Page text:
Show Less

New Directions in Economic Geography

Edited by Bernard Fingleton

This important book explores original and alternative directions for economic geography following the revolution precipitated by the advent of so-called ‘new economic geography’ (NEG). Whilst, to some extent, the volume could be regarded as part of the inevitable creative destruction of NEG theory, it does promote the continuing role of theoretical and empirical contributions within spatial economic analysis, in which the rationale of scientific analysis and economic logic maintain a central place. With contributions from leading experts in the field, the book presents a comprehensive analysis of the extent to which NEG theory is supported in the real world. By exploring whether NEG theory can be effectively applied to provide practical insights, the authors highlight novel approaches, emerging trends, and promising new lines of enquiry in the wake of advances made by NEG.
Buy Book in Print
Show Summary Details
You do not have access to this content

Chapter 5: Agglomeration and Growth in the NEG: A Critical Assessment

Fabio Cerina and Francesco Pigliaru


5. Agglomeration and growth in NEG: a critical assessment1 Fabio Cerina and Francesco Pigliaru 5.1 INTRODUCTION There are sizeable and persistent per-capita income gaps across states and even across the regions of a rich integrated area such as the EU. With regard to regional inequality, one of the most prominent explanations stems from the idea that regions are highly specialized, and that productivity may differ across sectors. In Kaldor’s influential explanation, trade can drive apart two almost identical regions by causing industry to agglomerate in one location. This mechanism has been modelled in several papers on endogenous growth and trade (for example, Lucas, 1988 and Grossman and Helpman, 1991). However, papers in this tradition do not take geography (that is, transport costs) into account. More recently, the development of the new economic geography (NEG) literature has extended the Grossman and Helpman approach to include explicit mechanisms of agglomeration. In this chapter we will assess the contribution of recent models of agglomeration and economic growth in relation to Kaldor’s proposition. In the first part of the chapter we explain, compare and discuss the new approach. In particular, we: ● ● review how the mechanism leading to (catastrophic) agglomeration of the high-tech sector works and assess the existence of core results across different models; explain and discuss what the economic consequences of catastrophic agglomeration are for the core and for the periphery. In the second part of the chapter we will assess the analytical robustness of some important results that may...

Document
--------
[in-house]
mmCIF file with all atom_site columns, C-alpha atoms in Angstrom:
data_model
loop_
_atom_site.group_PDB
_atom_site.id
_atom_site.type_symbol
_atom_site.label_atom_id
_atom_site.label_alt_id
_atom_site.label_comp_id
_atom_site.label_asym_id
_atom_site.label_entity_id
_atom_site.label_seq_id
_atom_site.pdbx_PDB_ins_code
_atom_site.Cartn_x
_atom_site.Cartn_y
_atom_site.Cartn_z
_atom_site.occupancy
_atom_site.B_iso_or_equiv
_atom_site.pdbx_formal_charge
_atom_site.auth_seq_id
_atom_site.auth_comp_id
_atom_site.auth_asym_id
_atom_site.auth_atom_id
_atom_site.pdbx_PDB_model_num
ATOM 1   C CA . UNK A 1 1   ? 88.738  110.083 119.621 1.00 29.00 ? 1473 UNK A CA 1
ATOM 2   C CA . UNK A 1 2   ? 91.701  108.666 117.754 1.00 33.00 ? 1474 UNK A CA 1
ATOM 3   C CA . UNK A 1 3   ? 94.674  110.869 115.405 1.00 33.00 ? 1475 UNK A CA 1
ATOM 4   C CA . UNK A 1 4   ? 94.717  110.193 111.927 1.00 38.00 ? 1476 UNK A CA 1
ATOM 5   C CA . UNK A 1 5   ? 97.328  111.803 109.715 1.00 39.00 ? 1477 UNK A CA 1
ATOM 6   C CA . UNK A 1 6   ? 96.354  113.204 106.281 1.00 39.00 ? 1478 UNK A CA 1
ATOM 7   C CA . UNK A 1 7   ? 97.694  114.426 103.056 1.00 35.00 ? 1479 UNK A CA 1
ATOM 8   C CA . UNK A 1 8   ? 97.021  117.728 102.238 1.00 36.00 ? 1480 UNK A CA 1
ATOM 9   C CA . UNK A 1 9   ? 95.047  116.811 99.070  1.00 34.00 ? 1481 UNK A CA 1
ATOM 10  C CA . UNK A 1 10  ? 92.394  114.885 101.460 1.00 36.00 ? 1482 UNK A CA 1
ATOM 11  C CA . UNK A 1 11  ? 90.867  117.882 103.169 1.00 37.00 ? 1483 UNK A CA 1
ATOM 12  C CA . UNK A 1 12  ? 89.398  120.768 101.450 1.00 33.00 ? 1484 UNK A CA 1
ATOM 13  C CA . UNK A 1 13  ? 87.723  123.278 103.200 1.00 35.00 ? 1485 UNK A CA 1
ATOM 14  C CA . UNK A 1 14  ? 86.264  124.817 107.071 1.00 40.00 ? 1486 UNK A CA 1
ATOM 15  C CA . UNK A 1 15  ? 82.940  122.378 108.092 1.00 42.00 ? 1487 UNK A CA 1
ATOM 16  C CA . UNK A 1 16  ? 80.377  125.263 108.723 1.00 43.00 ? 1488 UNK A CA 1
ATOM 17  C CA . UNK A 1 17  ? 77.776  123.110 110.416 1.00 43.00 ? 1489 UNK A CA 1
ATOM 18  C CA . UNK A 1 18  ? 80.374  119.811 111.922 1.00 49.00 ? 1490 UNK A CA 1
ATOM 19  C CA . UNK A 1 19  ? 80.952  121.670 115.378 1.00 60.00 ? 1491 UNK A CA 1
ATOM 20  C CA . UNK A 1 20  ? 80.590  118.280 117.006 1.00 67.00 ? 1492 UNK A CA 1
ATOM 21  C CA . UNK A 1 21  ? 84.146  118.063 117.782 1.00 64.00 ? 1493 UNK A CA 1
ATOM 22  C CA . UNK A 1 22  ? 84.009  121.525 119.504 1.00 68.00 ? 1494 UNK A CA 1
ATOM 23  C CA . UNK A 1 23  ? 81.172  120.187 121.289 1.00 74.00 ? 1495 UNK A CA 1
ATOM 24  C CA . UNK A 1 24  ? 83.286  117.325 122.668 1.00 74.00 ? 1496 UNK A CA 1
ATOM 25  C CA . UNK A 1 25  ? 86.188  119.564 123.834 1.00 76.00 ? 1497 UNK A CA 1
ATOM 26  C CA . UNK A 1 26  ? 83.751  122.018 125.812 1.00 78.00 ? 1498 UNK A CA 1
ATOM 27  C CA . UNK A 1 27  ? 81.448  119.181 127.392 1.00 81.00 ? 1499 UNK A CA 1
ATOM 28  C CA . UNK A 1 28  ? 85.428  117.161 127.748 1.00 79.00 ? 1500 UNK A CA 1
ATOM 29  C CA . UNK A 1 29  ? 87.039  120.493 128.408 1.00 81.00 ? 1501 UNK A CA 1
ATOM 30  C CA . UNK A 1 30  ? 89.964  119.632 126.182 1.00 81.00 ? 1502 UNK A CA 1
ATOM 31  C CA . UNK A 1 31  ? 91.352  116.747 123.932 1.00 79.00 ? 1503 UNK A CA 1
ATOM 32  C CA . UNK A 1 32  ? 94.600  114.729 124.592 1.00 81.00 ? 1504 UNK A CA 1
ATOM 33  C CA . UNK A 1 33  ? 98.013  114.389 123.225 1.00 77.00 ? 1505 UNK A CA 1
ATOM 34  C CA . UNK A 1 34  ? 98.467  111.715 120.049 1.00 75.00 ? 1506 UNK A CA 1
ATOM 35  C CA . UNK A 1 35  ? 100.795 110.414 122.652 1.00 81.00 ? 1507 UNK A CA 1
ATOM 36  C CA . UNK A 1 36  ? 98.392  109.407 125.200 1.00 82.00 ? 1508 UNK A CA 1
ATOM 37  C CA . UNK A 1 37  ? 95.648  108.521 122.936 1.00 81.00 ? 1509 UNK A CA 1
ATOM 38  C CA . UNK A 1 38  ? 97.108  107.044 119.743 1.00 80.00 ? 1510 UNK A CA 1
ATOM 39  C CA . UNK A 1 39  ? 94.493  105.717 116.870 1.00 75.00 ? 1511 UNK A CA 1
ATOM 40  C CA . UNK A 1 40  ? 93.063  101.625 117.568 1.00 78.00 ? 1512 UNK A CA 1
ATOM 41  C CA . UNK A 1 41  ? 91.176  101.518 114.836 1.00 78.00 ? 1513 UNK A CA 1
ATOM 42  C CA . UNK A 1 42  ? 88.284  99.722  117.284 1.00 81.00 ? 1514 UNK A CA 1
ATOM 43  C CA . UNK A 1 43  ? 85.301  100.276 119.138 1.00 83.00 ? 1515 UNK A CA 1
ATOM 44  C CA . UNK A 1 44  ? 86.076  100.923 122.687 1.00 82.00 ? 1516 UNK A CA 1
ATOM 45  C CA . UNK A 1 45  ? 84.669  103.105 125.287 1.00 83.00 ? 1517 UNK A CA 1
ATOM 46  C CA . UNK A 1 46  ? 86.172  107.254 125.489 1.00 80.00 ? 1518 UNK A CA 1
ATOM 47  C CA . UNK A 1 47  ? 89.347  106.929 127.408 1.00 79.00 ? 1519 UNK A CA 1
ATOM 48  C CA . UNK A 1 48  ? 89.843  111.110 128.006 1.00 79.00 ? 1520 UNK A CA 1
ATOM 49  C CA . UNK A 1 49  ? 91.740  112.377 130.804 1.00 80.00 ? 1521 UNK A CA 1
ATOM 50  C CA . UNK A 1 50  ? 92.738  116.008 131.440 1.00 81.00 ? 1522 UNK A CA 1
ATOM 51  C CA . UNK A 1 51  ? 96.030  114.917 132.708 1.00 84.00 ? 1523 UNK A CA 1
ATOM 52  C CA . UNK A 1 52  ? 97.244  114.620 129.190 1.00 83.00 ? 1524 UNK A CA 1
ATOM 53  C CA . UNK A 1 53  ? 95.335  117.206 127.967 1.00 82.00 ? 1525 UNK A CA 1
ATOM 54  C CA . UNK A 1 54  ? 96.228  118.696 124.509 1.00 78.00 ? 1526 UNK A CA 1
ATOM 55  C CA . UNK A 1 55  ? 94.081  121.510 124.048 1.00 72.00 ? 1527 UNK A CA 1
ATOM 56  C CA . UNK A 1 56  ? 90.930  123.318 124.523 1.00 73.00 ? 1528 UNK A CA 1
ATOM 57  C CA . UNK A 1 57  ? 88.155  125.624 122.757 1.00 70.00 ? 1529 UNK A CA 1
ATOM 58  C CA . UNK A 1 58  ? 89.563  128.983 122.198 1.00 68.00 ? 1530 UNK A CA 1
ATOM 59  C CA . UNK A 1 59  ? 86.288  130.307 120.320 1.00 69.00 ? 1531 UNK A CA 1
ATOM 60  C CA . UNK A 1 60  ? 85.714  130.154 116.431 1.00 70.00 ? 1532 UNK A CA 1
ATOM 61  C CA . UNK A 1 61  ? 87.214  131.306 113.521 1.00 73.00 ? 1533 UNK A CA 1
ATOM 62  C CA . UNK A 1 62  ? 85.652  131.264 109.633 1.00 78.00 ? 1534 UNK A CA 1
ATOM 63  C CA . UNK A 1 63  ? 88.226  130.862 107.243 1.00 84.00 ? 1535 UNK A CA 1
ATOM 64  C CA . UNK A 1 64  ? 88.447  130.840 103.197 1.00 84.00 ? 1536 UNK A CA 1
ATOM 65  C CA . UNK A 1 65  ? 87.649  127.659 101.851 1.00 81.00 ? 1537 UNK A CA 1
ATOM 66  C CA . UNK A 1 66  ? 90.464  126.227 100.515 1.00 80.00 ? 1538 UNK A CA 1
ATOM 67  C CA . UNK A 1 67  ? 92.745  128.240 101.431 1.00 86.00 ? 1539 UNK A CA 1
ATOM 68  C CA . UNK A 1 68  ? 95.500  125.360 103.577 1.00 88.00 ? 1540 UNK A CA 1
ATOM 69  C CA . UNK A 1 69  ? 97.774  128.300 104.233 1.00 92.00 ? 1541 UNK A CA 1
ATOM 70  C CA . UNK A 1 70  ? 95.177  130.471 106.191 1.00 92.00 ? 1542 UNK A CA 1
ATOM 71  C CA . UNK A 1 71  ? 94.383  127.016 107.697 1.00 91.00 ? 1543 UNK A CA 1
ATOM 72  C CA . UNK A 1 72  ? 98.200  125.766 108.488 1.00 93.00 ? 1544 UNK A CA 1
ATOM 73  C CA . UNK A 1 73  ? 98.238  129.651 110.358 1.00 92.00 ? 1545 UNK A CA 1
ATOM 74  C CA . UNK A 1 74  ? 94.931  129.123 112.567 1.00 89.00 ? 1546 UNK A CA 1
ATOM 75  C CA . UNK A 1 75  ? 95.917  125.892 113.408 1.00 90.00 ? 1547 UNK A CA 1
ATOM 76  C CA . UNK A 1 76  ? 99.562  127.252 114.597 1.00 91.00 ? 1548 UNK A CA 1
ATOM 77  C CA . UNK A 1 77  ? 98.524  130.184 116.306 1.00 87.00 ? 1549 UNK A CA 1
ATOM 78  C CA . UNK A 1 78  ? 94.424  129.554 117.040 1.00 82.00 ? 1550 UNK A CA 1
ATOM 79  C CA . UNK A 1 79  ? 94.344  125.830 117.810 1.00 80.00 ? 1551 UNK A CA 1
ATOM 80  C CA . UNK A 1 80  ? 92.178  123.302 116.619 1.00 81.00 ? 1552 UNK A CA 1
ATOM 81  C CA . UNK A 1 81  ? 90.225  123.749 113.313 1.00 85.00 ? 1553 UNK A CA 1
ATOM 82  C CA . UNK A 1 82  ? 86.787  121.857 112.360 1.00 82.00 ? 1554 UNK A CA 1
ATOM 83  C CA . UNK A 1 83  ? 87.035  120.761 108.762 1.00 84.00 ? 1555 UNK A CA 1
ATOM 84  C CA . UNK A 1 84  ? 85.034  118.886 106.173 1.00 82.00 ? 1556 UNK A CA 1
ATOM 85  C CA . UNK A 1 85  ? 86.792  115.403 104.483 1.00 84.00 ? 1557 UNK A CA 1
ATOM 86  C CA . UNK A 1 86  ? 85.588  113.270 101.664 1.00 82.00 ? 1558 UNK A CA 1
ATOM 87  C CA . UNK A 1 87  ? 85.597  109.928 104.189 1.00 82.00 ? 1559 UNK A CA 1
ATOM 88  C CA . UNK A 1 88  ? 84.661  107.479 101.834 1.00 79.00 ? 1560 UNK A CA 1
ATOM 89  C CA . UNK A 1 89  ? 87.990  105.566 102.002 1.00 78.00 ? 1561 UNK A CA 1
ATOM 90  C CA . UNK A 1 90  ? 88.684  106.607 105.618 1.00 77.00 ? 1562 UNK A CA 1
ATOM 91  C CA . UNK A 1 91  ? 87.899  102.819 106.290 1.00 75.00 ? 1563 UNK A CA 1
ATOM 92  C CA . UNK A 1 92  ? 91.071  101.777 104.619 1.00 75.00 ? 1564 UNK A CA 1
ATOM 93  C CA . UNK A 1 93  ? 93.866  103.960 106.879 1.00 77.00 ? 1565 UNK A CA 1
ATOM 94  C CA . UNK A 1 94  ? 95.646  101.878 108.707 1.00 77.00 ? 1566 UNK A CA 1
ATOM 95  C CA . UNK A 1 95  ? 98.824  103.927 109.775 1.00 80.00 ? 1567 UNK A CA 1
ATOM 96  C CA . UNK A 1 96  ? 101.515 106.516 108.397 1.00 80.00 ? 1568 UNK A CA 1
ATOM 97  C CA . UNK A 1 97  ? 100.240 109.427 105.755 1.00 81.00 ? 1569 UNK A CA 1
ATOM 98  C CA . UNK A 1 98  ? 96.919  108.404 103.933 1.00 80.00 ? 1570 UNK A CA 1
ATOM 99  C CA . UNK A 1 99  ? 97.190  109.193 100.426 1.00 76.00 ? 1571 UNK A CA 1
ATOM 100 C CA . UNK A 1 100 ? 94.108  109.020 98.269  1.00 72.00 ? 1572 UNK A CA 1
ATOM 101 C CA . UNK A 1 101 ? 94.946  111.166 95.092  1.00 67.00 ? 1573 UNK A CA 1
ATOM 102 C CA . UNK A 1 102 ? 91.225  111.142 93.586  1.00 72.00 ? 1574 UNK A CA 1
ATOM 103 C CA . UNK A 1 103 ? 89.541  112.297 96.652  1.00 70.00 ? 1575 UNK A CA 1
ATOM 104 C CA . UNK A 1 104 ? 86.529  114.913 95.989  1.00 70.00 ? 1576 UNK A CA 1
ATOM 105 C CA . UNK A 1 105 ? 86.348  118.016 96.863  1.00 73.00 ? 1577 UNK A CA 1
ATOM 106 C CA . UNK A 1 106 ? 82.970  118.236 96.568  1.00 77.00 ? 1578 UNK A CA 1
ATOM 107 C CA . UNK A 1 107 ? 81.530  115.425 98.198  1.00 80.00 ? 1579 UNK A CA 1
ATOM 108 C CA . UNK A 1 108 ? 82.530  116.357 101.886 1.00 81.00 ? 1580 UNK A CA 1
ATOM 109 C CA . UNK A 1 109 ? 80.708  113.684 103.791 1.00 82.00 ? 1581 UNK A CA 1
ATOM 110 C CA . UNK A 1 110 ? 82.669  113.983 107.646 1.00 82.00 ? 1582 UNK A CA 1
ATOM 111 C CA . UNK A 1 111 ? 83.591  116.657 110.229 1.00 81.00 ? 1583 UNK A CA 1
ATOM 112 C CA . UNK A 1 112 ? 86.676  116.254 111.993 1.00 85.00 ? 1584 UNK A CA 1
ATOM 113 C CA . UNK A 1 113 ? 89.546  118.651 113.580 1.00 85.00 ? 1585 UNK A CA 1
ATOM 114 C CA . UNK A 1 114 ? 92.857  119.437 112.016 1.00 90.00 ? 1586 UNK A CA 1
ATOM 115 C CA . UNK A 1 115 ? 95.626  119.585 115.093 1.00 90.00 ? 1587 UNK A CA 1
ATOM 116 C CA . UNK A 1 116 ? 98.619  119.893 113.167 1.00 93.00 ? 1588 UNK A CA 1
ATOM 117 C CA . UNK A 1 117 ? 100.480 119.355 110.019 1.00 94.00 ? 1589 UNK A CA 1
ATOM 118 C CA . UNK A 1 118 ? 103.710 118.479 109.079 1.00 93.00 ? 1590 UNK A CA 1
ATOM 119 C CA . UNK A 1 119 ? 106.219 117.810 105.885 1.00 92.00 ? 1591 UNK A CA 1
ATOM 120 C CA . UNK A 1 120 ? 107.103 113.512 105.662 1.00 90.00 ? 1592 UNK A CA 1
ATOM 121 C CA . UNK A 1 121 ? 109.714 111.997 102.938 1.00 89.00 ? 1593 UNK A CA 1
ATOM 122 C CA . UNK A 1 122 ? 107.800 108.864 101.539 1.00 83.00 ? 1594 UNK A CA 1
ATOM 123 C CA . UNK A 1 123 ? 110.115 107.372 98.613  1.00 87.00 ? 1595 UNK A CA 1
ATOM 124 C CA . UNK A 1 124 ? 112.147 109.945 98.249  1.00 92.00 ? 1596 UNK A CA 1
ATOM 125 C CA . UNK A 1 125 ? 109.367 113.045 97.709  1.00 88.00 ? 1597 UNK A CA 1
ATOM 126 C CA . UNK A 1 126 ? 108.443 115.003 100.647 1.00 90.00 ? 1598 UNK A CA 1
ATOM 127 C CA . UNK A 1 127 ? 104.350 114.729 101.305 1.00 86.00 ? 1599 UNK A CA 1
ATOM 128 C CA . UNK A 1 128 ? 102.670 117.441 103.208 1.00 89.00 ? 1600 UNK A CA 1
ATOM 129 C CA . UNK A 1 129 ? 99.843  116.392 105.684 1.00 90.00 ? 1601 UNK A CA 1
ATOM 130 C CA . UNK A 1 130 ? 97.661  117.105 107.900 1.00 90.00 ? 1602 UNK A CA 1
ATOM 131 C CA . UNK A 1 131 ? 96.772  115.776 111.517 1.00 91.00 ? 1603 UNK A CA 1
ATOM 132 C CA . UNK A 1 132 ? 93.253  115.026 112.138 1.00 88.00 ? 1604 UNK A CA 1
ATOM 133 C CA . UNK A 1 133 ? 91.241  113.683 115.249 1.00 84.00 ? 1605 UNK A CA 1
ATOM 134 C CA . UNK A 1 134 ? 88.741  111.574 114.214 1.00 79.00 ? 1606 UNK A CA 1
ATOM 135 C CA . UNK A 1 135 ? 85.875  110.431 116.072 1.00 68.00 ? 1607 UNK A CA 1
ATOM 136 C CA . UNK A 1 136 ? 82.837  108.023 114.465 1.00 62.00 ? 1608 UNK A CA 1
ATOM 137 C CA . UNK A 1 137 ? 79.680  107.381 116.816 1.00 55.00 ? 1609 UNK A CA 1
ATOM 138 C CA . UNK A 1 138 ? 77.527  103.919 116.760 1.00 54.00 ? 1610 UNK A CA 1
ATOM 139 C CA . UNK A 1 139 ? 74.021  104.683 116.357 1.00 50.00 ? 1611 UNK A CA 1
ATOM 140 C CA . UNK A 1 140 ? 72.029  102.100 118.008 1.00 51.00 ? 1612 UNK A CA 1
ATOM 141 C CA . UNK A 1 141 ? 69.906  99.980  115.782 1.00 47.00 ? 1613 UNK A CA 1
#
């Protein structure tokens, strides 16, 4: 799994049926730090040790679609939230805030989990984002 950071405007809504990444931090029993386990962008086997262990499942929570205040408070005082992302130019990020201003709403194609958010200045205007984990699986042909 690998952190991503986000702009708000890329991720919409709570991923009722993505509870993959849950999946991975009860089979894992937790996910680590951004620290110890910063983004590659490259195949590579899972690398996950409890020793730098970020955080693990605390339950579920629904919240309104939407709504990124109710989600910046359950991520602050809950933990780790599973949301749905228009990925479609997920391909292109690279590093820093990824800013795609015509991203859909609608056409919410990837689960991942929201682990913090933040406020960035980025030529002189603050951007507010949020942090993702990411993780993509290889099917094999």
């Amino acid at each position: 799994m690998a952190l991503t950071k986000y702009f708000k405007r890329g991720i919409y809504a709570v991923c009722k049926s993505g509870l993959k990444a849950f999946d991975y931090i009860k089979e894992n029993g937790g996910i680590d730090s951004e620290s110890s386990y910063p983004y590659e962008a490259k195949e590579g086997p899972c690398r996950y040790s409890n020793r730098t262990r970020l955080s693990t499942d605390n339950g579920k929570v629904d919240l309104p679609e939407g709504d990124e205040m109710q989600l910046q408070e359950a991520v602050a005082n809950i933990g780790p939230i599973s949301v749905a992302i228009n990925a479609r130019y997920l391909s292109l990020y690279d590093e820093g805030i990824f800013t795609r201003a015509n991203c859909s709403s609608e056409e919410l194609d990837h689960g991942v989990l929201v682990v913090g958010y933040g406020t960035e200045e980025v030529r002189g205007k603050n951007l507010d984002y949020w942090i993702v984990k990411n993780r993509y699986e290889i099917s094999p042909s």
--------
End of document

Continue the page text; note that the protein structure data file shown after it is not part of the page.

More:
You are not authenticated to view the full text of this chapter or article.

Elgaronline requires a subscription or purchase to access the full text of books or journals. Please login through your library system or with your personal username and password on the homepage.

Non-subscribers can freely search the site, view abstracts/ extracts and download selected front matter and introductory chapters for personal use.

Your library may not have purchased all subject areas. If you are authenticated and think you should have access to this title, please contact your librarian.

Further information

or login to access all content.